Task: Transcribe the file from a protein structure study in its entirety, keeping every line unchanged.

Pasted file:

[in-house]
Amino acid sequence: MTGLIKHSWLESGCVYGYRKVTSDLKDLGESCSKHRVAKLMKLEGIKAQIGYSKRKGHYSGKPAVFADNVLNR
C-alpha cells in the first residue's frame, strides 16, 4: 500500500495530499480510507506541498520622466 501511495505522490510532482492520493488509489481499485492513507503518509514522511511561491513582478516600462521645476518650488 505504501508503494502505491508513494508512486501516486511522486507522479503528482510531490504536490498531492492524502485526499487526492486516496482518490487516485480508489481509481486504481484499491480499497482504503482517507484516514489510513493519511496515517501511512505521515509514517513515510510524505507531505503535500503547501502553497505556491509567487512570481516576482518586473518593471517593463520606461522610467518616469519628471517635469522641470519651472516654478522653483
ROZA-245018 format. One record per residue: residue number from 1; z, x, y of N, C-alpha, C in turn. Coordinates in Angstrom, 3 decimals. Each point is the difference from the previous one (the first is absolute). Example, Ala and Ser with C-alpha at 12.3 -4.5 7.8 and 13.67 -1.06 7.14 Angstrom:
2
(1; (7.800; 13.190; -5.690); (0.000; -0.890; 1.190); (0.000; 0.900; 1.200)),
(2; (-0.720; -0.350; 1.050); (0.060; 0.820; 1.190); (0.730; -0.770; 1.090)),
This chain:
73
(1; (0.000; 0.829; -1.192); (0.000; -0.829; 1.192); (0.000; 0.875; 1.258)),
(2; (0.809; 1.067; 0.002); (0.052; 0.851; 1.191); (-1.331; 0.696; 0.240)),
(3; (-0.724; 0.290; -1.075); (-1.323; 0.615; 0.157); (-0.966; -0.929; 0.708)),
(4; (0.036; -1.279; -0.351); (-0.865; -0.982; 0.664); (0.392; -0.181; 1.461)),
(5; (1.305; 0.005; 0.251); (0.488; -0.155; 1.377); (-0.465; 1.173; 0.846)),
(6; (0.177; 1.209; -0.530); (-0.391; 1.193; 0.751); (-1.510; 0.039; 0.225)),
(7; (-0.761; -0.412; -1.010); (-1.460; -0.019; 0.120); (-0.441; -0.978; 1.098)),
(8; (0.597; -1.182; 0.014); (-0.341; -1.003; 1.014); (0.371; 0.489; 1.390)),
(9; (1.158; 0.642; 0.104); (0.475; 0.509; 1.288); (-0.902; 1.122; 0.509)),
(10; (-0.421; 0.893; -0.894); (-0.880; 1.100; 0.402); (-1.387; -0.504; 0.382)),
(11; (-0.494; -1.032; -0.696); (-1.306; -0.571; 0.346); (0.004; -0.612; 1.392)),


[in-house]
Amino acid sequence: MTGLIKHSWLESGCVYGYRKVTSDLKDLGESCSKHRVAKLMKLEGIKAQIGYSKRKGHYSGKPAVFADNVLNR
C-alpha cells in the first residue's frame, strides 16, 4: 500500500495530499480510507506541498520622466 501511495505522490510532482492520493488509489481499485492513507503518509514522511511561491513582478516600462521645476518650488 505504501508503494502505491508513494508512486501516486511522486507522479503528482510531490504536490498531492492524502485526499487526492486516496482518490487516485480508489481509481486504481484499491480499497482504503482517507484516514489510513493519511496515517501511512505521515509514517513515510510524505507531505503535500503547501502553497505556491509567487512570481516576482518586473518593471517593463520606461522610467518616469519628471517635469522641470519651472516654478522653483
ROZA-245018 format. One record per residue: residue number from 1; z, x, y of N, C-alpha, C in turn. Coordinates in Angstrom, 3 decimals. Each point is the difference from the previous one (the first is absolute). Example, Ala and Ser with C-alpha at 12.3 -4.5 7.8 and 13.67 -1.06 7.14 Angstrom:
2
(1; (7.800; 13.190; -5.690); (0.000; -0.890; 1.190); (0.000; 0.900; 1.200)),
(2; (-0.720; -0.350; 1.050); (0.060; 0.820; 1.190); (0.730; -0.770; 1.090)),
This chain:
73
(1; (0.000; 0.829; -1.192); (0.000; -0.829; 1.192); (0.000; 0.875; 1.258)),
(2; (0.809; 1.067; 0.002); (0.052; 0.851; 1.191); (-1.331; 0.696; 0.240)),
(3; (-0.724; 0.290; -1.075); (-1.323; 0.615; 0.157); (-0.966; -0.929; 0.708)),
(4; (0.036; -1.279; -0.351); (-0.865; -0.982; 0.664); (0.392; -0.181; 1.461)),
(5; (1.305; 0.005; 0.251); (0.488; -0.155; 1.377); (-0.465; 1.173; 0.846)),
(6; (0.177; 1.209; -0.530); (-0.391; 1.193; 0.751); (-1.510; 0.039; 0.225)),
(7; (-0.761; -0.412; -1.010); (-1.460; -0.019; 0.120); (-0.441; -0.978; 1.098)),
(8; (0.597; -1.182; 0.014); (-0.341; -1.003; 1.014); (0.371; 0.489; 1.390)),
(9; (1.158; 0.642; 0.104); (0.475; 0.509; 1.288); (-0.902; 1.122; 0.509)),
(10; (-0.421; 0.893; -0.894); (-0.880; 1.100; 0.402); (-1.387; -0.504; 0.382)),
(11; (-0.494; -1.032; -0.696); (-1.306; -0.571; 0.346); (0.004; -0.612; 1.392)),